By the end of this poem, how does the person feel about his or her decision?  

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William Delaney eNotes educator| Certified Educator

Presumably the speaker of this poem is Robert Frost himself, as he acknowledged in some of his public readings. He is thinking about a career decision he made many years ago. He had to make a choice between seeking a secure profession which would enable him to live in comfort or to devote himself to poetry and live very simply close to nature. Many aspiring artists are confronted with that choice fairly early in life. They don't know whether to trust their instincts and go ahead with the pursuit of their dreams, or whether to play it safe and get a "day job," so to speak. It is hard to do both. Frost seems to have felt it was impossible for him. The two roads went off in different directions, and as he says in the poem::

Two roads diverged in a yellow wood,
And sorry I could not travel both
And be one traveler, long I stood...
Frost chose to devote his life to his poetry. Looking back, as he does in the poem, he is still not sure if he made the right choice, because he cannot know what would have happened if he had taken the other "road." No doubt he would have continued writing poetry. But since his life would have been so different, he would not have written any of the same poems, such as "Stopping By Woods on a Snowy Evening." His published poetry often reflects a simple, rural life.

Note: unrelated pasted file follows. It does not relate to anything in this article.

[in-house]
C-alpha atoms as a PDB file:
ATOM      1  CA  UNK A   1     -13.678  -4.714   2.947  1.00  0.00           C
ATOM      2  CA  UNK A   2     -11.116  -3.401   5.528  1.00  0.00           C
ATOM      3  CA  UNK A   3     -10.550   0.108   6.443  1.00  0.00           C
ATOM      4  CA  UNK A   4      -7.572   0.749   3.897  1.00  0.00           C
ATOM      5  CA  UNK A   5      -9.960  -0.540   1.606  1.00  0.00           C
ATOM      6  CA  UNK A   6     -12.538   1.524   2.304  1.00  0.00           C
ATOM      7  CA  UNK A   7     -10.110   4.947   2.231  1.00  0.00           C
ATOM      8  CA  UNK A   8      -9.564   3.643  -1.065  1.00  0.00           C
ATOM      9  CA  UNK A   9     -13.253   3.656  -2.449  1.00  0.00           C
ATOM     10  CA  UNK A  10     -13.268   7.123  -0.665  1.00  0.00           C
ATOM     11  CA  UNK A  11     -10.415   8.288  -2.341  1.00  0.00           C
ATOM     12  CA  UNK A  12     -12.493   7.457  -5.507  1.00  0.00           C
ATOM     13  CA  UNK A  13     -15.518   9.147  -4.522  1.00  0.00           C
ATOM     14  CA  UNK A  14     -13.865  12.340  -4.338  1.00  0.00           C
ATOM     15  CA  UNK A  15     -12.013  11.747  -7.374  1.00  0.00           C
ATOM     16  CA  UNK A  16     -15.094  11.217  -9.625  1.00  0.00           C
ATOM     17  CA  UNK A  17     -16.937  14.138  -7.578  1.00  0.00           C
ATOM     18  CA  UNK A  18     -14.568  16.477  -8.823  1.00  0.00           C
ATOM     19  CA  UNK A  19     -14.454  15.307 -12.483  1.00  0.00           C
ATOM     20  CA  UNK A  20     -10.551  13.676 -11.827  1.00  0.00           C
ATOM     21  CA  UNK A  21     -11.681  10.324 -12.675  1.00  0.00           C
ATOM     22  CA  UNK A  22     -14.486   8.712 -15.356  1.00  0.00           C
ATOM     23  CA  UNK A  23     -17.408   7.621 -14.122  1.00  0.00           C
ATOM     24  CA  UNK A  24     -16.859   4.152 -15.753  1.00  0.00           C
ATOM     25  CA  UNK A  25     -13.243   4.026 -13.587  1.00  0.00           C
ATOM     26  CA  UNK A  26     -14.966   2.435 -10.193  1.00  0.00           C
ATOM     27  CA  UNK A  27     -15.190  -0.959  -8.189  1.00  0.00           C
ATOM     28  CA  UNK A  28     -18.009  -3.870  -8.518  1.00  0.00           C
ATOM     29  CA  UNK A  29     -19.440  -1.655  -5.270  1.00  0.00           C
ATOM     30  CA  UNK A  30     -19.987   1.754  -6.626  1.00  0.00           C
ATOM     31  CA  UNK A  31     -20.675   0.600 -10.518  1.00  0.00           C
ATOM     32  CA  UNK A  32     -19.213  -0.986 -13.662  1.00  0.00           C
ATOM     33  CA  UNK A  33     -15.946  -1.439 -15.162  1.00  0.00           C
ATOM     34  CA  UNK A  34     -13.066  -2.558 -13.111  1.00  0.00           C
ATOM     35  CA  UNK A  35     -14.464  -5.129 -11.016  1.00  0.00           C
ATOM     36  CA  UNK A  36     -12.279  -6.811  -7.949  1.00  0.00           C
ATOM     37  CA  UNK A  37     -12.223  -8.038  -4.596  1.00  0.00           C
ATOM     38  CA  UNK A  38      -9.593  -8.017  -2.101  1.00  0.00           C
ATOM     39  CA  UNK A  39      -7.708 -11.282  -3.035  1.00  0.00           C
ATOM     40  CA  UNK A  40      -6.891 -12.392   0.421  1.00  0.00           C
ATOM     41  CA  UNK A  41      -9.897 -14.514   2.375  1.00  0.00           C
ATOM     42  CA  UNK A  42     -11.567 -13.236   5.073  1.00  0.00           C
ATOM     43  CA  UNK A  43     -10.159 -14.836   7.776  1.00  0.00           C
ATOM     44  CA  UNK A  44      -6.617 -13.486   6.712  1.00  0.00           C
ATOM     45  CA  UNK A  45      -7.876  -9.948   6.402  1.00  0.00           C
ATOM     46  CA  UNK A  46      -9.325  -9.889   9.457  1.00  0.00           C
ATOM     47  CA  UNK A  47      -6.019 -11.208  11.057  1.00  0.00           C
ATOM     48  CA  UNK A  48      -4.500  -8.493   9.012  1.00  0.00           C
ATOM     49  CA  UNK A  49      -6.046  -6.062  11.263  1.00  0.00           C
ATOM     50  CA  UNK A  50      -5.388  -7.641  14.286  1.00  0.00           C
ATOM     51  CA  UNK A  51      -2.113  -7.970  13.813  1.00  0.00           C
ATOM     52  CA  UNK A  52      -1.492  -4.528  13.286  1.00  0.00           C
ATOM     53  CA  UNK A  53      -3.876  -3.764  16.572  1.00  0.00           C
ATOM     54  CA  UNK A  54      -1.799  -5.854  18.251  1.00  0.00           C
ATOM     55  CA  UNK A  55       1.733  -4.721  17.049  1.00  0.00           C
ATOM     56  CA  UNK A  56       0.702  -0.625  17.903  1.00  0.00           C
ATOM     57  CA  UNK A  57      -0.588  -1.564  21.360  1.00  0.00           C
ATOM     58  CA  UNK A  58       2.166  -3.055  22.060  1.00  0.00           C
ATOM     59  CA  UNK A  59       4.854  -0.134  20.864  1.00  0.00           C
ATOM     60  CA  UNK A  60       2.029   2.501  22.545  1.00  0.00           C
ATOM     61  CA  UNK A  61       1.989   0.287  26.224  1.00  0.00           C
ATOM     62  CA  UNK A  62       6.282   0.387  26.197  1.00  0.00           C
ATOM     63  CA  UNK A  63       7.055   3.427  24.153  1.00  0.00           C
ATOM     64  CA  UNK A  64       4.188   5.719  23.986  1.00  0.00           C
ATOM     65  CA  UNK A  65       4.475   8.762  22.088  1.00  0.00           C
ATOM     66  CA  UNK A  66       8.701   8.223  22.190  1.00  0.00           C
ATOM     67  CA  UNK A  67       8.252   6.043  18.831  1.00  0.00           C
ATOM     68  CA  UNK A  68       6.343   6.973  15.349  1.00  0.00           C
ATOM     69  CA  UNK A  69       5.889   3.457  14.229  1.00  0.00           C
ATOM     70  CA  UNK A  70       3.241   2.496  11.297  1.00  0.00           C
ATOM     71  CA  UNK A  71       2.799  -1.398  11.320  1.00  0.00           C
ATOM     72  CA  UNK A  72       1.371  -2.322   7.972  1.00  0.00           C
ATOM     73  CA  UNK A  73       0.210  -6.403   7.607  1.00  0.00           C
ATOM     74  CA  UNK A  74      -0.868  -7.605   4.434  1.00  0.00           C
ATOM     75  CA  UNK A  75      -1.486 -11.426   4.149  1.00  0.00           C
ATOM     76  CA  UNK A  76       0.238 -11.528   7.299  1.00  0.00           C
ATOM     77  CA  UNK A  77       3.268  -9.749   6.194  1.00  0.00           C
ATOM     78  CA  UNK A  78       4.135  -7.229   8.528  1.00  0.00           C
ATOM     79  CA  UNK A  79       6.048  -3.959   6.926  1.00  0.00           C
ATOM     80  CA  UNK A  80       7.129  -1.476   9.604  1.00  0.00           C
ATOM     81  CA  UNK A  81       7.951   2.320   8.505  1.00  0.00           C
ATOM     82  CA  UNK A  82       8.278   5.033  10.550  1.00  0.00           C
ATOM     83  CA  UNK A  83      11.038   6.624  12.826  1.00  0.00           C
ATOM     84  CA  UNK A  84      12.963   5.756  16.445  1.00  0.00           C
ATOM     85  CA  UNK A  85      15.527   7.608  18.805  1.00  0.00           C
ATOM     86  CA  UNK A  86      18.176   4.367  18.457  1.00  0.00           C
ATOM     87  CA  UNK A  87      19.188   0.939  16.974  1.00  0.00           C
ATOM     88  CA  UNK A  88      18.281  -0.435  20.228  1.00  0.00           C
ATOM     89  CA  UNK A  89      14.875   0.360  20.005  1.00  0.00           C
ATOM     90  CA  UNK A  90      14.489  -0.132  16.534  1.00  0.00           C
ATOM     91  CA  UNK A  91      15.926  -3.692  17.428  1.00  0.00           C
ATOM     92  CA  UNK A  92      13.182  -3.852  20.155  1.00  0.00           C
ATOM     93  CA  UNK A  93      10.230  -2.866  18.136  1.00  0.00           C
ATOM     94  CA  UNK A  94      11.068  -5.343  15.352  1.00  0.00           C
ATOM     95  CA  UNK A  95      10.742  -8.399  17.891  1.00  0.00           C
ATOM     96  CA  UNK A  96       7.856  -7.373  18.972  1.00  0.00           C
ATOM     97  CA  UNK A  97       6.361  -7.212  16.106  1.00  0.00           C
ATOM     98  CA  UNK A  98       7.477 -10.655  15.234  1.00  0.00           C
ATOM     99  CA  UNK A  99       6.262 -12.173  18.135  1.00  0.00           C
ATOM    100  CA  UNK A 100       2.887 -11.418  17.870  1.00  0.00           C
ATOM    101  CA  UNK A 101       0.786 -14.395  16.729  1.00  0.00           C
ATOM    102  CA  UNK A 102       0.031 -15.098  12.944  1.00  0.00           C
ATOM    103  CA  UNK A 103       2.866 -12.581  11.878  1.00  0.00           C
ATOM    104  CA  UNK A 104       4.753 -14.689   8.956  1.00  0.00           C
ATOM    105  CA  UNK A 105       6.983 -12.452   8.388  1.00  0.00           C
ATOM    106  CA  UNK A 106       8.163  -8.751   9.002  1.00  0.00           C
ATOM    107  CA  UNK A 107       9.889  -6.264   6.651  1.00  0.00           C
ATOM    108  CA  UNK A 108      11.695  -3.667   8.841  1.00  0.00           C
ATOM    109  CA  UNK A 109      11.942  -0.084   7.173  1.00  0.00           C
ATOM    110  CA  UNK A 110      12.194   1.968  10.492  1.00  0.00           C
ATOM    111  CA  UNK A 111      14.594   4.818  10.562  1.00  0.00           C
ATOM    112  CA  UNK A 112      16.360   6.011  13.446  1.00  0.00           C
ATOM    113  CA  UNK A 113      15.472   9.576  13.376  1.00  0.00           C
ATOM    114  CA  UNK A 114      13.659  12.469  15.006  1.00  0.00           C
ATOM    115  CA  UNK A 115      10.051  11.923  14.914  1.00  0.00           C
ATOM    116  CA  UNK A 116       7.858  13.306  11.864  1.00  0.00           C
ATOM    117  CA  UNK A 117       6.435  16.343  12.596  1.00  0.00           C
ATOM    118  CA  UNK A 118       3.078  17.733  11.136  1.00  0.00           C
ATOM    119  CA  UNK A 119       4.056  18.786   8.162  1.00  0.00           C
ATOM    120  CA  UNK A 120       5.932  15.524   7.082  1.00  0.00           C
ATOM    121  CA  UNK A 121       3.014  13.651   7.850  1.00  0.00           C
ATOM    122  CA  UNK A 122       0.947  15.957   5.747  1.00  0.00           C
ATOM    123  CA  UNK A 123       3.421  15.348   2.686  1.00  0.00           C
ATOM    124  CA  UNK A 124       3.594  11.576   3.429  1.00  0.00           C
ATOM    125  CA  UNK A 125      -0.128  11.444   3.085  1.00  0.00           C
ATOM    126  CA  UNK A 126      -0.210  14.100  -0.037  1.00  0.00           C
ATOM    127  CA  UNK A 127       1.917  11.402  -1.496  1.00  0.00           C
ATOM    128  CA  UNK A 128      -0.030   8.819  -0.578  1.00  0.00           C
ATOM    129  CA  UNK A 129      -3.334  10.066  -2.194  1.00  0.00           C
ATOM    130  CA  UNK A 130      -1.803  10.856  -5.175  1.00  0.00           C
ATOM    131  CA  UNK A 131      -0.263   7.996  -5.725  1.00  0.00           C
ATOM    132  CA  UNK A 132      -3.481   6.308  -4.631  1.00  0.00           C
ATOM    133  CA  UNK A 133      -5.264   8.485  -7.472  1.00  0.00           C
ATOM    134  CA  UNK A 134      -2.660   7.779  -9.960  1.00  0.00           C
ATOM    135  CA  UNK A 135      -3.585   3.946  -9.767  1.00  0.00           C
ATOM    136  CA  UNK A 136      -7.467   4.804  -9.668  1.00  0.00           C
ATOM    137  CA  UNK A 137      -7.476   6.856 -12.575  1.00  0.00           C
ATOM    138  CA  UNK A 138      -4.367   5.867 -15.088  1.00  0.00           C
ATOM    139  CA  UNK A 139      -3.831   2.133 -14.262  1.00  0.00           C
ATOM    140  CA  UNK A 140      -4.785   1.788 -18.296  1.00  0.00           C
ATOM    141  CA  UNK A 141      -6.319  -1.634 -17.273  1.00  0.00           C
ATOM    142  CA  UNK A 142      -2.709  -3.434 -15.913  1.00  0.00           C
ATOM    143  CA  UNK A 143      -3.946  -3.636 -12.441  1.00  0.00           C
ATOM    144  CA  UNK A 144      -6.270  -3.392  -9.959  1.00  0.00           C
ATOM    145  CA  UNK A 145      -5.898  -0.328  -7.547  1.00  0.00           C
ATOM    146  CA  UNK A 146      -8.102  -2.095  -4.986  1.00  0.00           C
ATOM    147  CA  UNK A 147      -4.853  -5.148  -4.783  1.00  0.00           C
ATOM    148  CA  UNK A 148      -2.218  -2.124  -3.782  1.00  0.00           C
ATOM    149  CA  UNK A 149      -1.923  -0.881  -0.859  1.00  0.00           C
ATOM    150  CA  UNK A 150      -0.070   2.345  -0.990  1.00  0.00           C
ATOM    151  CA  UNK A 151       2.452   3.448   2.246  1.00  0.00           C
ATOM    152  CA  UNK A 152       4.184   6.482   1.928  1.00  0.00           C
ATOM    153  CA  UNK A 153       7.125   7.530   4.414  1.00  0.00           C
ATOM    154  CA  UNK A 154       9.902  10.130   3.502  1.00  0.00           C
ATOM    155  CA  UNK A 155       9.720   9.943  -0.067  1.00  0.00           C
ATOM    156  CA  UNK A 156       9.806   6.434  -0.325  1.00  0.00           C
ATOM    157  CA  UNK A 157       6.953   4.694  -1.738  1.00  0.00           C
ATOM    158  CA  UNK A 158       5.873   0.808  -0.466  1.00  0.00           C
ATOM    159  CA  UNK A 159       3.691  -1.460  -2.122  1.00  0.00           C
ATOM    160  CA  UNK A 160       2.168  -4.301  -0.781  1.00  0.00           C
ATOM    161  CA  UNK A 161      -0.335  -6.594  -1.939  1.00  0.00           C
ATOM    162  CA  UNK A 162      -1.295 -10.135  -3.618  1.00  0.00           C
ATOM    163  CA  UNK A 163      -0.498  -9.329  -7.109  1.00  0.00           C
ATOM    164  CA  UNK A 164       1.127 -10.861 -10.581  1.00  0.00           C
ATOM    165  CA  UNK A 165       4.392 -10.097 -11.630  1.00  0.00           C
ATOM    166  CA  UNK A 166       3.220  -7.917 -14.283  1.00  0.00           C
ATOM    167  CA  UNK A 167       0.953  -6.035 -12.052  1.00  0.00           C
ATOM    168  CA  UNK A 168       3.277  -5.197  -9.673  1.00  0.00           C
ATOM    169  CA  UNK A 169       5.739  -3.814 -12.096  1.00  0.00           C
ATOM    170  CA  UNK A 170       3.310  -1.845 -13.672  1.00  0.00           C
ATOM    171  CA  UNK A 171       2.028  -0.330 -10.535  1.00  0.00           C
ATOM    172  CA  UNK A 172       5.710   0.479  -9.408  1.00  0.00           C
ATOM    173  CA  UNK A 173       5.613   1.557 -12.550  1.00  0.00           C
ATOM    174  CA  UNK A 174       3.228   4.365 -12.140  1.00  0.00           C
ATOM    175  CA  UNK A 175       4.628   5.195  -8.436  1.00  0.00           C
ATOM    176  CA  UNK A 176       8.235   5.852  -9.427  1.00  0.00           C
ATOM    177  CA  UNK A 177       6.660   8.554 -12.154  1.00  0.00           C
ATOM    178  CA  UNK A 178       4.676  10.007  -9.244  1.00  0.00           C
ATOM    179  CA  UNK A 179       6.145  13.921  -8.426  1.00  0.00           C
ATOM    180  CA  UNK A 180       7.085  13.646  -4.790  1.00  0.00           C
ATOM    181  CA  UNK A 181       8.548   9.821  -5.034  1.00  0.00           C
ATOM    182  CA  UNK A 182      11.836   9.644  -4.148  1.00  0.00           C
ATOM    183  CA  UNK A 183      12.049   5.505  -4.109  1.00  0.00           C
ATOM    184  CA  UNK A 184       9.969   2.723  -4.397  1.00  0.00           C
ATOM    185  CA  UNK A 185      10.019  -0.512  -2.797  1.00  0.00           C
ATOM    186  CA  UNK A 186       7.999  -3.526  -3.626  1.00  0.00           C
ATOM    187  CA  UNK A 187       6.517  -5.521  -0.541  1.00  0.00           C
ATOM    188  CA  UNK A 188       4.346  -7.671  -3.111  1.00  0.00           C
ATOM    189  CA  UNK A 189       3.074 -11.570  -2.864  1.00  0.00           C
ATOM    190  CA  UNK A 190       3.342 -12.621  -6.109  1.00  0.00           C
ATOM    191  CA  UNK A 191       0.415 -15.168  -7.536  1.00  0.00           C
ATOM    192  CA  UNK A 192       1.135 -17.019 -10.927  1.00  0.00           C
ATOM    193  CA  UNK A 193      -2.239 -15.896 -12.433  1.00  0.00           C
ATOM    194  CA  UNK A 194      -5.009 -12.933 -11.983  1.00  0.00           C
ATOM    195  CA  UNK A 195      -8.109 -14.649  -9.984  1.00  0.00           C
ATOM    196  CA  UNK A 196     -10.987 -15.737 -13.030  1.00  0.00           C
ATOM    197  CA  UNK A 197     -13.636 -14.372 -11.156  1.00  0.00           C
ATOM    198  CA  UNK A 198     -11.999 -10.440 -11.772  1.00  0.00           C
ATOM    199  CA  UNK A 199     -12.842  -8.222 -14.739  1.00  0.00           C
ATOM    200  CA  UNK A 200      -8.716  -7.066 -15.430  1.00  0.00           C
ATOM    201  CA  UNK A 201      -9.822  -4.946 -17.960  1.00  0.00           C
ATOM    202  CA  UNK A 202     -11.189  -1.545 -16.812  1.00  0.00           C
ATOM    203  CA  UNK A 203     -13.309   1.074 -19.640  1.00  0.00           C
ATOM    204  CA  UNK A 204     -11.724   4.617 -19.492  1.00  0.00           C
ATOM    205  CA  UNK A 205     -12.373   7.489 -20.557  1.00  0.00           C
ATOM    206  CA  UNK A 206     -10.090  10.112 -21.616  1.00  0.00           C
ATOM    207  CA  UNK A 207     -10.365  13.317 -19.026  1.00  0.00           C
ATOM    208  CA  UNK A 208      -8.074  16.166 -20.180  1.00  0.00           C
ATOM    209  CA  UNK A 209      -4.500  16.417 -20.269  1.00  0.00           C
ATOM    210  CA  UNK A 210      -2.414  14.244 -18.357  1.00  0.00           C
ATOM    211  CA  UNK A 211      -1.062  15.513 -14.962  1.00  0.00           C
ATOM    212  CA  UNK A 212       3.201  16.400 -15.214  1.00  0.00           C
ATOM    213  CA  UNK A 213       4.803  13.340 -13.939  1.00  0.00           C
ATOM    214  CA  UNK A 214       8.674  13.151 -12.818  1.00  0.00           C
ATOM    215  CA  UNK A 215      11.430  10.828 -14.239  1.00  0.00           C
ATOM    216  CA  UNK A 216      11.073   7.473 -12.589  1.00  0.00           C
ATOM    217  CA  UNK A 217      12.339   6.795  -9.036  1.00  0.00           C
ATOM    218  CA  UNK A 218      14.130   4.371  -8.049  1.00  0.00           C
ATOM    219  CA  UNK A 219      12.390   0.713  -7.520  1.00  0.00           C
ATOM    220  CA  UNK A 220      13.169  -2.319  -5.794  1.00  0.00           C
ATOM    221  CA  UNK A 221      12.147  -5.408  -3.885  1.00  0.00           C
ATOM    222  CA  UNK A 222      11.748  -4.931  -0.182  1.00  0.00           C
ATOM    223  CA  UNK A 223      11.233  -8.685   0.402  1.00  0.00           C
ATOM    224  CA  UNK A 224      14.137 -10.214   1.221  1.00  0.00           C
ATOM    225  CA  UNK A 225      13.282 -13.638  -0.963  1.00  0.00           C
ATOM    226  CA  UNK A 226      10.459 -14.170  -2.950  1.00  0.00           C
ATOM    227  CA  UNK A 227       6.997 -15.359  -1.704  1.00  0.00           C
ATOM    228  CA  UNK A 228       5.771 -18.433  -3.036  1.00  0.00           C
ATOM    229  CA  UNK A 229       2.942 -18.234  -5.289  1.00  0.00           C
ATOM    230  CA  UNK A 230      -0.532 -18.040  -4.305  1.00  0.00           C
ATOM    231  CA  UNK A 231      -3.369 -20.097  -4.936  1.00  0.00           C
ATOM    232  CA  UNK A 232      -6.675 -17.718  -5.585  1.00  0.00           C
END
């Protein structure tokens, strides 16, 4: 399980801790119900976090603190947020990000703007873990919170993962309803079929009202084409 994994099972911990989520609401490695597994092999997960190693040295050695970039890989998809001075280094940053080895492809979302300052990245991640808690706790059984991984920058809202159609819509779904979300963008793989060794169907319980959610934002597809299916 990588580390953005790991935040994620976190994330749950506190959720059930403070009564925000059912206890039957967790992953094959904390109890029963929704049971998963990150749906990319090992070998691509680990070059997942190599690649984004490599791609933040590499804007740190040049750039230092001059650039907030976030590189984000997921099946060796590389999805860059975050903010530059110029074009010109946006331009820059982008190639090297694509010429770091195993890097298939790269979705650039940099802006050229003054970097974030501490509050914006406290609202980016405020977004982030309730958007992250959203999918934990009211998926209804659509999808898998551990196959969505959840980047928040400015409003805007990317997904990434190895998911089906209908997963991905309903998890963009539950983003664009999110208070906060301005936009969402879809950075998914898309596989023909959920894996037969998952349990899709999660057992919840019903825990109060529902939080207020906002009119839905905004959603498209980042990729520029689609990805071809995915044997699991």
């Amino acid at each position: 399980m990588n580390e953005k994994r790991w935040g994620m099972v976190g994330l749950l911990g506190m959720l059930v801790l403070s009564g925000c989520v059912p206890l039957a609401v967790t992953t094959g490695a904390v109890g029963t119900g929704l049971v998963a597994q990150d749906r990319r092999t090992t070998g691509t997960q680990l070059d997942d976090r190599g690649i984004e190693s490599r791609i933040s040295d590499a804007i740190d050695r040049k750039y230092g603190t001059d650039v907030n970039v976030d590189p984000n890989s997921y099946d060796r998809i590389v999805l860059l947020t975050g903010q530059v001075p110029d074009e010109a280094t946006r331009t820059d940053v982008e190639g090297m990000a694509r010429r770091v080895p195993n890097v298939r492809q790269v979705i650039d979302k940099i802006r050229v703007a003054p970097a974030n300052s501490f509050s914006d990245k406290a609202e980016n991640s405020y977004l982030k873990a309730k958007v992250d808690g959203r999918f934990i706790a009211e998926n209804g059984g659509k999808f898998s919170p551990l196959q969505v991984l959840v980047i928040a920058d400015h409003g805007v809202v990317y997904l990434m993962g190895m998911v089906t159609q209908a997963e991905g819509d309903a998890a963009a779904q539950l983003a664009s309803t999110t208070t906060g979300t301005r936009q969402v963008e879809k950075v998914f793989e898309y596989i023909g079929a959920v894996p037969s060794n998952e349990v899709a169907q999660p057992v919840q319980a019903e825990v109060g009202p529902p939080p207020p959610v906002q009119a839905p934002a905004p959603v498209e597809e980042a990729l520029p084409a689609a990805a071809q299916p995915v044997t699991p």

Frost does not appear to regret the choice he made, but he sounds wistful in the last stanza of "The Road Not Taken," as if he wishes he knew what his alternate life would have been like if he had taken the other road. Many people feel this way as they grow older. There are so many crossroads in life and so many hard choices to make. When he says:
I shall be telling this with a sigh
Somewhere ages and ages hence
The sigh is actually represented in the poem by a break and a repetition of the word "I."
Two roads diverged in a wood, and I—
I took the one less traveled by...
The "sigh" can be interpreted to mean that he does not necessarily regret the choice he made but that he recalls all the hardships and privations his decision cost him over the years. We get glimpses of his independent lifestyle in many of his poems, such as "Mending Wall" and "Two Tramps in Mud Time."
 
 
 
 
 
 
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The Road Not Taken

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